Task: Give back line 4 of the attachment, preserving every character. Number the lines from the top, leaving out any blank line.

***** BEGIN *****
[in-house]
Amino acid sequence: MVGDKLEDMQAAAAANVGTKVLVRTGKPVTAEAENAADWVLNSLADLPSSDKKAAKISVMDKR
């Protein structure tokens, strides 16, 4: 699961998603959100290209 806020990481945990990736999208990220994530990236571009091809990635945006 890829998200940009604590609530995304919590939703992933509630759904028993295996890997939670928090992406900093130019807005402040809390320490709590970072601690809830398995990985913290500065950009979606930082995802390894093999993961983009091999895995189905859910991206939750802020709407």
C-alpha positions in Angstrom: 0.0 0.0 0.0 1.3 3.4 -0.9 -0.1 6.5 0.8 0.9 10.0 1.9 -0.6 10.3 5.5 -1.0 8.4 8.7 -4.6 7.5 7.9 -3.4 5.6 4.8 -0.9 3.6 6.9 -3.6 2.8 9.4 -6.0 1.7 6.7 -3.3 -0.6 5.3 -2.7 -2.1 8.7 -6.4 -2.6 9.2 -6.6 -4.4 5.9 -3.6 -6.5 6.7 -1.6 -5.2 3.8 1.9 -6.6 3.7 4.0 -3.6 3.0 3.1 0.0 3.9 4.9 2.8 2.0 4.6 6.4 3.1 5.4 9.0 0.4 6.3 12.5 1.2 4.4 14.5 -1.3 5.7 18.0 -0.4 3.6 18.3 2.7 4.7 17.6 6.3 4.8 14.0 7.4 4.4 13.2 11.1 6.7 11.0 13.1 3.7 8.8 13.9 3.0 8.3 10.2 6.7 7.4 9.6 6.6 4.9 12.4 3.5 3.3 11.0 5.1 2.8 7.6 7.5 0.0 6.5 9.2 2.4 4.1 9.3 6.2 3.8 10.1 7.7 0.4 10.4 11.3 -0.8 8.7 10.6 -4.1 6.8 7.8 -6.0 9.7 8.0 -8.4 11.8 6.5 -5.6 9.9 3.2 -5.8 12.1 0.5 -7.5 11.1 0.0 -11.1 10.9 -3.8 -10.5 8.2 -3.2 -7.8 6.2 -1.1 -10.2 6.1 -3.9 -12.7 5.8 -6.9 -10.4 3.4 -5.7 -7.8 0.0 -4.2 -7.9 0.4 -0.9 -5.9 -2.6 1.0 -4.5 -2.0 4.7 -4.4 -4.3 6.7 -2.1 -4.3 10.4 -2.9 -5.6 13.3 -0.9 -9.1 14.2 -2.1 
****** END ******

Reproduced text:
C-alpha positions in Angstrom: 0.0 0.0 0.0 1.3 3.4 -0.9 -0.1 6.5 0.8 0.9 10.0 1.9 -0.6 10.3 5.5 -1.0 8.4 8.7 -4.6 7.5 7.9 -3.4 5.6 4.8 -0.9 3.6 6.9 -3.6 2.8 9.4 -6.0 1.7 6.7 -3.3 -0.6 5.3 -2.7 -2.1 8.7 -6.4 -2.6 9.2 -6.6 -4.4 5.9 -3.6 -6.5 6.7 -1.6 -5.2 3.8 1.9 -6.6 3.7 4.0 -3.6 3.0 3.1 0.0 3.9 4.9 2.8 2.0 4.6 6.4 3.1 5.4 9.0 0.4 6.3 12.5 1.2 4.4 14.5 -1.3 5.7 18.0 -0.4 3.6 18.3 2.7 4.7 17.6 6.3 4.8 14.0 7.4 4.4 13.2 11.1 6.7 11.0 13.1 3.7 8.8 13.9 3.0 8.3 10.2 6.7 7.4 9.6 6.6 4.9 12.4 3.5 3.3 11.0 5.1 2.8 7.6 7.5 0.0 6.5 9.2 2.4 4.1 9.3 6.2 3.8 10.1 7.7 0.4 10.4 11.3 -0.8 8.7 10.6 -4.1 6.8 7.8 -6.0 9.7 8.0 -8.4 11.8 6.5 -5.6 9.9 3.2 -5.8 12.1 0.5 -7.5 11.1 0.0 -11.1 10.9 -3.8 -10.5 8.2 -3.2 -7.8 6.2 -1.1 -10.2 6.1 -3.9 -12.7 5.8 -6.9 -10.4 3.4 -5.7 -7.8 0.0 -4.2 -7.9 0.4 -0.9 -5.9 -2.6 1.0 -4.5 -2.0 4.7 -4.4 -4.3 6.7 -2.1 -4.3 10.4 -2.9 -5.6 13.3 -0.9 -9.1 14.2 -2.1 